It was a hard dirty job on his own, but he worked his way carefully further into the mine, passing the place where they had found the chest. He had to shore up the shaft in several places where the timbers were rotten, and he made multiple trips to town for more supplies. Some days he was exhausted and wondered if he was the real fool; but he didn’t give up, he kept digging deeper.

One day his labor paid off. The light from his miner’s cap glinted off something. He dug a bit deeper in that spot and uncovered one of the richest veins of gold ore ever found in that area. He was truly a wealthy man.

Advertisements

Critics Welcome? Amos 6:1a, 3-7

I was back at Northwest UMC this week for a sermon in a series called “From Tablet to Table.” The table metaphor for community reminded me of sitting at the kids’ table when my large extended family gathered for holiday feasts. Kids sat at card tables in the kitchen or living room while the adults got to fly first class in the dining room. I remember the first time I got invited to move up to the big table. I was scared to death I would screw up and spill my milk or break some rule of dining etiquette that I didn’t even know existed and get sent back down to the minors.

Who do we confine to the kids’ table when it comes to the faith community or other groups we belong to? People who are different? Certainly people who irritate us or just plain make us mad. The unspoken rule at many family gatherings is that there are two topics that are taboo – politics and religion–because those emotionally charged issues can start a family feud. That’s really unfortunate because those two subjects are so central and important to how we order our lives as individuals and as a society that we really need to have meaningful dialogue about them. Amos of course breaks both rules. He stops preaching and goes to meddling as soon as he opens his mouth to warn Israel about their sinful, unjust lifestyle.

I began my sermon by repeating a story I used two weeks ago at another church (see post from July 12, 2015). It was the one about a preacher being a real “pane.” The prophet Amos certainly qualifies as one who delivers painful words that afflict the comfortable. The prophets remind me of teachers and professors I had over the years that were demanding and critical–the ones who kept putting on my report cards in grade school that I “didn’t work up to my potential.” Or the homiletics professor who dared to flunk me on the first sermon I preached in class! They were not candidates for my favorite teacher of the year award. My knee jerk reaction to their criticism was anger and looking at the course catalogue to see if I could drop the course. Fortunately in most cases that was not an option, and with the benefit of many years of life experience I know now that those teachers were the ones from whom I learned the most because they challenged me with the truth.

My wife and I were eating at a super market recently that offers free food on Friday nights to entice shoppers into the store. As we were moving down the buffet line we saw one of the servers refilling a large salad bowl with his bare hands – no gloves, no tongs. Diana made a comment to him that he really shouldn’t be doing that with his hands. He reacted very defensively, as we often do when we know we are in the wrong, and his words as he dramatically dumped the entire bowl of spinach salad into the trash we very telling. He said, “Lady, this is free food. Either accept it graciously or refuse it graciously.” I was angry at his response; so the irony of what he said didn’t strike me until later. He talked about graciousness, but the way he accepted her criticism was anything but gracious.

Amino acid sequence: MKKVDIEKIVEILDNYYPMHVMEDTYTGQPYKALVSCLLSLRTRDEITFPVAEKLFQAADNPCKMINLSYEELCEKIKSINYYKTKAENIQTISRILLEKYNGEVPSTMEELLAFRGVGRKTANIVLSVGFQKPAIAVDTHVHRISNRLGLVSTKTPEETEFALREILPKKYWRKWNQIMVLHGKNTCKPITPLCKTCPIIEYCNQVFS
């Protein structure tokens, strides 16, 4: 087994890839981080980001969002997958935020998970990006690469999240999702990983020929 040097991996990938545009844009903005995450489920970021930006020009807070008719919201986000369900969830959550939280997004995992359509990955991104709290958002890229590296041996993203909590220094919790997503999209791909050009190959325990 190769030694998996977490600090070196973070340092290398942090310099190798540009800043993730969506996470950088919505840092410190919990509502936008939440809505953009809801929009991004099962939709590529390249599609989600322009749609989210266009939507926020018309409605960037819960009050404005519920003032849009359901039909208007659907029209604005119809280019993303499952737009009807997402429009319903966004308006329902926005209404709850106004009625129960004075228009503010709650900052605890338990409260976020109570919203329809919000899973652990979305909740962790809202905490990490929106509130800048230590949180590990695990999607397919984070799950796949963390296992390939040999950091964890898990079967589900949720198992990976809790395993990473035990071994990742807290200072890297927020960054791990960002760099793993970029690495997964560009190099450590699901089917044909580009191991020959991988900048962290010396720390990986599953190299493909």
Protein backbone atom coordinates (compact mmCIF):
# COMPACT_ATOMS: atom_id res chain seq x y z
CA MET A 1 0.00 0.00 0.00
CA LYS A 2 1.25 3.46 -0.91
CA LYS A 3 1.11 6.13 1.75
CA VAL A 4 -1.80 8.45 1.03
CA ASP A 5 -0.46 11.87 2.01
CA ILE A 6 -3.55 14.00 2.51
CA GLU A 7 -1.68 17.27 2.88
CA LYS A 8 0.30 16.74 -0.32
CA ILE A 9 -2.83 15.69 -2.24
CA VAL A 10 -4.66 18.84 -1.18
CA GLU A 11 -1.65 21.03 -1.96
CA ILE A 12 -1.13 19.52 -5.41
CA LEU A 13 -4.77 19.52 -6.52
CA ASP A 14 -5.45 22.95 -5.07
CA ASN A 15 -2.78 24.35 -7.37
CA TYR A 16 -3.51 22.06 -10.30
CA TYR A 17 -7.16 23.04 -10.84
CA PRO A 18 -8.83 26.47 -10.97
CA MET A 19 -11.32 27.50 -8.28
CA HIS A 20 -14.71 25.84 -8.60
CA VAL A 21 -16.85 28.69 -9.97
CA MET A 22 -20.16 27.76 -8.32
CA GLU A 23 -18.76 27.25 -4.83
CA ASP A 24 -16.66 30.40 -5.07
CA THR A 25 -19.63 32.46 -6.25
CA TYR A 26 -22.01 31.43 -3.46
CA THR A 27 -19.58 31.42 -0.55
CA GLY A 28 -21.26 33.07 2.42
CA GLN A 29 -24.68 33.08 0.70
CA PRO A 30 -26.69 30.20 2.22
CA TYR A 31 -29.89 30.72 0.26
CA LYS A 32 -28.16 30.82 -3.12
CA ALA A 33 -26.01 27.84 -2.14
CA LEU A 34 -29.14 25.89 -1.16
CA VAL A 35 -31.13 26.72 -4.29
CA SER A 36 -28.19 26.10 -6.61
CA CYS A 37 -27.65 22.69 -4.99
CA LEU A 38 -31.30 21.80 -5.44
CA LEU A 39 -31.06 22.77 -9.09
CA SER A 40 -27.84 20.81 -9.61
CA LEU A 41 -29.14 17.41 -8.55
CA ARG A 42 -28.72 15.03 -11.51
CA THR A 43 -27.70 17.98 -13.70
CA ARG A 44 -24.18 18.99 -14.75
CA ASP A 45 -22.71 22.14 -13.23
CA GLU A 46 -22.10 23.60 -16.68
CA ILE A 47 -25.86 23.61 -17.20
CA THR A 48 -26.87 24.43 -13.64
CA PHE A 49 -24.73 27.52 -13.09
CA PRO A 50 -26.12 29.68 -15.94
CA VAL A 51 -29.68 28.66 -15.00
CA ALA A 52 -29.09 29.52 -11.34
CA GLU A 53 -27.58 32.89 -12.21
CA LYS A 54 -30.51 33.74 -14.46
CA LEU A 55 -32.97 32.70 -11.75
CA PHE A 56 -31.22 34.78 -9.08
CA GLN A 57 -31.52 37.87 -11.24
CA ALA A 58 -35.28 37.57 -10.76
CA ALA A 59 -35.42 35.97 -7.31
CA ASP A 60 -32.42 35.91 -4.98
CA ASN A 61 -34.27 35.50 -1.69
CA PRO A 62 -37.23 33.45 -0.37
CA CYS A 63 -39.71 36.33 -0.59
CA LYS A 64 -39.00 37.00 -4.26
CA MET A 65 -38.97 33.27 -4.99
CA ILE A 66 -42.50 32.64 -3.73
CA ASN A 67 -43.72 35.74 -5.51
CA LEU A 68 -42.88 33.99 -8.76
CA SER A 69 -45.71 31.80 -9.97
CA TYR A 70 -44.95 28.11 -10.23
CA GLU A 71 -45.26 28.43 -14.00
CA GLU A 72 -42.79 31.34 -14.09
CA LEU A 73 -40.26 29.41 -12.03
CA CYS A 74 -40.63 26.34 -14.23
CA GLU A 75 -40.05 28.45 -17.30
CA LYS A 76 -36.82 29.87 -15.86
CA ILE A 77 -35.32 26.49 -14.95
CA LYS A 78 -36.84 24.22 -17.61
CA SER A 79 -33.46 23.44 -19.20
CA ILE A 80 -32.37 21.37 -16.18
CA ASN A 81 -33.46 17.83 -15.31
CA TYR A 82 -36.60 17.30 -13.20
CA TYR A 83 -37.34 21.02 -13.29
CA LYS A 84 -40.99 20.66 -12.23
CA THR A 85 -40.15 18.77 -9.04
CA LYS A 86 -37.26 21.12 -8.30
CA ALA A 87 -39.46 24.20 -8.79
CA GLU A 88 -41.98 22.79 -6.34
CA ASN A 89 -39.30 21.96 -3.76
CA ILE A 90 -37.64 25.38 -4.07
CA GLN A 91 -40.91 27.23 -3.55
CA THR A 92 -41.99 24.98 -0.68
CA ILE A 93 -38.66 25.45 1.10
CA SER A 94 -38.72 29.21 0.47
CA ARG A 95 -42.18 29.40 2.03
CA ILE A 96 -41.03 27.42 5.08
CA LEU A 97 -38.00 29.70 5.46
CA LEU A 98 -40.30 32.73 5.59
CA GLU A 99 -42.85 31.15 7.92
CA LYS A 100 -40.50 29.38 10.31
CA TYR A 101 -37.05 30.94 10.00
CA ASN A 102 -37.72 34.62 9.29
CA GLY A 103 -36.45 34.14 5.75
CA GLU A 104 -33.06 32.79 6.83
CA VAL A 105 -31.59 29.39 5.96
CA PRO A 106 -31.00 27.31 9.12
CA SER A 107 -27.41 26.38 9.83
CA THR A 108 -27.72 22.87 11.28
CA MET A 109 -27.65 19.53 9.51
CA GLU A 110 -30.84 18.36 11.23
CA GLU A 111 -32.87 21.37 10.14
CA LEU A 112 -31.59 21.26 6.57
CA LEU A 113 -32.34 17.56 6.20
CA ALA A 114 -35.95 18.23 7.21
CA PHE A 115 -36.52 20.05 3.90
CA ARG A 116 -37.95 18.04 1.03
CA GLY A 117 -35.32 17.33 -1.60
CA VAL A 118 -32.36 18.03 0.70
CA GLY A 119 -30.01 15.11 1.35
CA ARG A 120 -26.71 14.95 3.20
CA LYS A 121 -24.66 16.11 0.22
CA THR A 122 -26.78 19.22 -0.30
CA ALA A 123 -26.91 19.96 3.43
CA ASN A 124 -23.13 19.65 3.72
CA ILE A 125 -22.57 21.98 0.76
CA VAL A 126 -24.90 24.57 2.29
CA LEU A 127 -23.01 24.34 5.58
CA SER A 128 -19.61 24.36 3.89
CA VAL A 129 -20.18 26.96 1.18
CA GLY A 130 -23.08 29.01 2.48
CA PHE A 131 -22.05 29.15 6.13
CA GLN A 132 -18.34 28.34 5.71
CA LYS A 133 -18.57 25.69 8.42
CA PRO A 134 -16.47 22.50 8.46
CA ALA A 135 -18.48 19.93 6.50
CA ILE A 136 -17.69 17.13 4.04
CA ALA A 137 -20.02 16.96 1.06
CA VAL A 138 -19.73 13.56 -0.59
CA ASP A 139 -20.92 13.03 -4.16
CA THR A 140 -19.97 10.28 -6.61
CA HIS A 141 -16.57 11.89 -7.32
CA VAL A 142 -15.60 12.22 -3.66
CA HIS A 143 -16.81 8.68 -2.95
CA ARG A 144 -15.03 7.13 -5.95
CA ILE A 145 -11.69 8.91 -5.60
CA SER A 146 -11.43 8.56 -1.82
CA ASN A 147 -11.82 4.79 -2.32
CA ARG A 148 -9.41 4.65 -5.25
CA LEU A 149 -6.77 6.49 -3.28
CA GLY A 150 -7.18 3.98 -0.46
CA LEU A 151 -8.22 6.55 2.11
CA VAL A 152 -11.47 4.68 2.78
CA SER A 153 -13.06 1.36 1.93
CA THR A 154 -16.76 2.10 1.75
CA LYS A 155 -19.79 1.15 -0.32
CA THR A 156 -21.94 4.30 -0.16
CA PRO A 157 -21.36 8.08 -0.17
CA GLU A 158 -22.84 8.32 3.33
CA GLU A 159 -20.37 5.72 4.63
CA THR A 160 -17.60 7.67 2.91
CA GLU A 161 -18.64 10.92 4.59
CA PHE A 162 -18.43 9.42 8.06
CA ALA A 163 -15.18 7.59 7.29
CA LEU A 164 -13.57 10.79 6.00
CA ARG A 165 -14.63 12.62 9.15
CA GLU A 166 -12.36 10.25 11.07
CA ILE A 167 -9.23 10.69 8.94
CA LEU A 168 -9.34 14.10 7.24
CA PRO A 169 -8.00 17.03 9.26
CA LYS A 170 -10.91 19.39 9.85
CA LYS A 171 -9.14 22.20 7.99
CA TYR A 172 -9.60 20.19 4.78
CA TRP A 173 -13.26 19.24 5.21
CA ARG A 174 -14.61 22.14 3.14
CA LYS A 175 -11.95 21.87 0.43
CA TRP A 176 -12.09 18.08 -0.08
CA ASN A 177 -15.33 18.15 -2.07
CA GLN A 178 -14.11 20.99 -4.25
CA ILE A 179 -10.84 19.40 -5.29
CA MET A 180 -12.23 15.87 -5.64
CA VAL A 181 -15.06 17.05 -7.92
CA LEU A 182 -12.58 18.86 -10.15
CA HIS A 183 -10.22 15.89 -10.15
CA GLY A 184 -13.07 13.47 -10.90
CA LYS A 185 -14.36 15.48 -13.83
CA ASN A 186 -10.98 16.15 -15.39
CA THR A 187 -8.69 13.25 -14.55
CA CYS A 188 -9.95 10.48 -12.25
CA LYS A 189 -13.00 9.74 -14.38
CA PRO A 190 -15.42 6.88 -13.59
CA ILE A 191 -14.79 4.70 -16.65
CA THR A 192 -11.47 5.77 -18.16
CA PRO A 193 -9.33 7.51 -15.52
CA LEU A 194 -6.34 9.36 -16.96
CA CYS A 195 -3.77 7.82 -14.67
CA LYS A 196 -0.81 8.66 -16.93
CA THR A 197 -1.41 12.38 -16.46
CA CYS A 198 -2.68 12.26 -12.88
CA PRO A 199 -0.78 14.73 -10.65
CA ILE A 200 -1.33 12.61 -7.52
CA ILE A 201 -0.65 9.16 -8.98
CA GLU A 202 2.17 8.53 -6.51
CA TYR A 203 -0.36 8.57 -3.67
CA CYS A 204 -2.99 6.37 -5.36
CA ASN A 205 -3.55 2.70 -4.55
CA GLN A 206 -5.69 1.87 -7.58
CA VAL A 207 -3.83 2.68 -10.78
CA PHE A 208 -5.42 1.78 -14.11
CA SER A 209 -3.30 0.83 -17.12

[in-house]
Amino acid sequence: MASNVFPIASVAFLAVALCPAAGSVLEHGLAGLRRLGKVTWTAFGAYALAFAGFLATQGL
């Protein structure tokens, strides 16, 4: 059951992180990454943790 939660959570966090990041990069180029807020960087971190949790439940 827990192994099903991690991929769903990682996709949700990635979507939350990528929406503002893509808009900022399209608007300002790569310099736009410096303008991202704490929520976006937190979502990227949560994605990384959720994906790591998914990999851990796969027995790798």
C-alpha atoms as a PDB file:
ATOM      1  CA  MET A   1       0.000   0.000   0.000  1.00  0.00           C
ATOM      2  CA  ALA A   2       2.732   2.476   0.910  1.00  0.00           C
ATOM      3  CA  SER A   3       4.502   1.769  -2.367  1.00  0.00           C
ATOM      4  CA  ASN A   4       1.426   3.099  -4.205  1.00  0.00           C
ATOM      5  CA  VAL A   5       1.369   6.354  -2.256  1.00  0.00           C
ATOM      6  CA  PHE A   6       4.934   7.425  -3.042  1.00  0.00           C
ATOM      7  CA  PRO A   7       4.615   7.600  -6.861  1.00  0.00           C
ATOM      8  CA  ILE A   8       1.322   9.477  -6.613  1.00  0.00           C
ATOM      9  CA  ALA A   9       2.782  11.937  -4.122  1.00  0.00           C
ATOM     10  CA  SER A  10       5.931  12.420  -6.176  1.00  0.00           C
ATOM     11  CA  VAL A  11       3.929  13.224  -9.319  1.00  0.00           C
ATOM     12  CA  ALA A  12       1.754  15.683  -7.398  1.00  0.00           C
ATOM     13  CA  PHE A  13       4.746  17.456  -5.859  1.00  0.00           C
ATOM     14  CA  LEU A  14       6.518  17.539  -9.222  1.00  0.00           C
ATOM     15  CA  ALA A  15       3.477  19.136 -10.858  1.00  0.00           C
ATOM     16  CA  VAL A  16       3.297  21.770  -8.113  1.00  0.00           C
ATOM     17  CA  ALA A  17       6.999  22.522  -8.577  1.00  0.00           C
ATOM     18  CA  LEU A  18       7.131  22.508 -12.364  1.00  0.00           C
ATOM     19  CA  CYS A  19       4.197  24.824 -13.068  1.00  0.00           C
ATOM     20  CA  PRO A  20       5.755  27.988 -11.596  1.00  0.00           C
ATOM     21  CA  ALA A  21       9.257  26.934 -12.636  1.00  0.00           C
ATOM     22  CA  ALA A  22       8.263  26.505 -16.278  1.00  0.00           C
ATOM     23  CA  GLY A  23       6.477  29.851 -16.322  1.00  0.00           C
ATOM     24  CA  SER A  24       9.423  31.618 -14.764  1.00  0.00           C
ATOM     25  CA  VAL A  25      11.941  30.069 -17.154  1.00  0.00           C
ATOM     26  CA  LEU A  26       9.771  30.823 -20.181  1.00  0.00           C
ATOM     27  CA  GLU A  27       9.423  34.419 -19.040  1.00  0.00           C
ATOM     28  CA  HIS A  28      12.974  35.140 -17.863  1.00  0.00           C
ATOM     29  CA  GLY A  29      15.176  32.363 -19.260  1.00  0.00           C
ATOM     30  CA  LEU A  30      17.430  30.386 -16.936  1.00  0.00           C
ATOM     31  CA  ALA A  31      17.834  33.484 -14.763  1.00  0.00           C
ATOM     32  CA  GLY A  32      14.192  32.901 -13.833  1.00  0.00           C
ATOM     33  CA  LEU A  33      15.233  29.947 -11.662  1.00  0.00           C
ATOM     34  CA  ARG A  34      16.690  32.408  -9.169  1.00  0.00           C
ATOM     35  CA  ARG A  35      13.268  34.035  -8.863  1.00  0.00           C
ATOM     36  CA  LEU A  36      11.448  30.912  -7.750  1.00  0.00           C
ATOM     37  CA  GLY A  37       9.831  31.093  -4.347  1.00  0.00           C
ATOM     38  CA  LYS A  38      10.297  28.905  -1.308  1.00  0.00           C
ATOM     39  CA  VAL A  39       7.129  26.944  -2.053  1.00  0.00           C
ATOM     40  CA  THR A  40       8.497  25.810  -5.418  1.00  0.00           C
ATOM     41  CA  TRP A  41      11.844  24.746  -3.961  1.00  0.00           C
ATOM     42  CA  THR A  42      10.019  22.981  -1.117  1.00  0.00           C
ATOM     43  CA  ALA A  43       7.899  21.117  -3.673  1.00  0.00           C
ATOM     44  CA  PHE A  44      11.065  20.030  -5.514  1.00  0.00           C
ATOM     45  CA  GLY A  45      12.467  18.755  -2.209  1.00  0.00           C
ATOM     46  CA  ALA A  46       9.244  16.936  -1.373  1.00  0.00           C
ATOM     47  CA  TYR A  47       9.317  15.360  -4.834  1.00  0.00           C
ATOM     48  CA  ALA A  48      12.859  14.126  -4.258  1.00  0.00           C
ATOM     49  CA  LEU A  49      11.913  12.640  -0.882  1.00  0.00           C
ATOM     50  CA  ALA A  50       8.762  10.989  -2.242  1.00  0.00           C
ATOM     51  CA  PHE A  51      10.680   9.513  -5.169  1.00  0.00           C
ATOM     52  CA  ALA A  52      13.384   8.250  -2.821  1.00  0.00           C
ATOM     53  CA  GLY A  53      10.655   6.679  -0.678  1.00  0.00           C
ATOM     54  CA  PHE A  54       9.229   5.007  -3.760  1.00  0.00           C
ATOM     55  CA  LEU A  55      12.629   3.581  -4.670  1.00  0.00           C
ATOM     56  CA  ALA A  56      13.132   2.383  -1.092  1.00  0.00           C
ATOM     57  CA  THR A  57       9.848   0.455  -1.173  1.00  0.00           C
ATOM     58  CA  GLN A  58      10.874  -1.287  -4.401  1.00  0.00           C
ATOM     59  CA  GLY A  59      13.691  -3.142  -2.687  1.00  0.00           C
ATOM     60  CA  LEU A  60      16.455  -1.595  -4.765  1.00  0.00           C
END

Do we welcome and encourage dissent at our table and accept honest criticism with grace and gratitude, or are we more like the people who say, “My mind’s made up; don’t confuse me with the facts?”

Here’s the context for Amos’ criticism of Israel. Amos was the first of the classic Hebrew prophets. He doesn’t get top billing in our Bible because the creators of the canon apparently gave more weight to quantity than quality. The books of Isaiah, Jeremiah and Ezekiel all are much longer; so they are traditionally known as the Major Prophets, and Amos, Hosea, Jonah and others sit at the kids’ table as the Minor Prophets. But chronologically Amos was the first to voice concerns about the direction that his people were going. He lived in the first half of the 8th century BCE during the long and peaceful reign of Jeroboam II (788-747 BCE). This was the golden age of Israel, the height of territorial expansion and prosperity never again reached. My NRSV introduction to Amos contains a sentence describing the socio-economic situation that I had to read several times because I thought I was reading a current event headline. “Through manipulations of debt and credit, wealthy landowners amassed capital and estates at the expense of small farmers and robbed them of their inheritance and liberty.” Amos understood that situation all too well because he was a small farmer and herder from a little village in Judah.

This was the period after Israel had split into two kingdoms, Israel in the north, sometimes referred to as Samaria, and Judah in the south where Jerusalem was. Amos is from Judah, but he feels compelled by God to travel to Israel and warn them about their decadent opulence and immorality, their abuse of the Lord’s table. In one of the most famous lines he tells them God says, “I hate I despise your festivals and take no delight in your solemn assemblies… I will not listen to the melodies of your harps. But let justice roll down like waters and righteousness like an overflowing stream” (5: 2).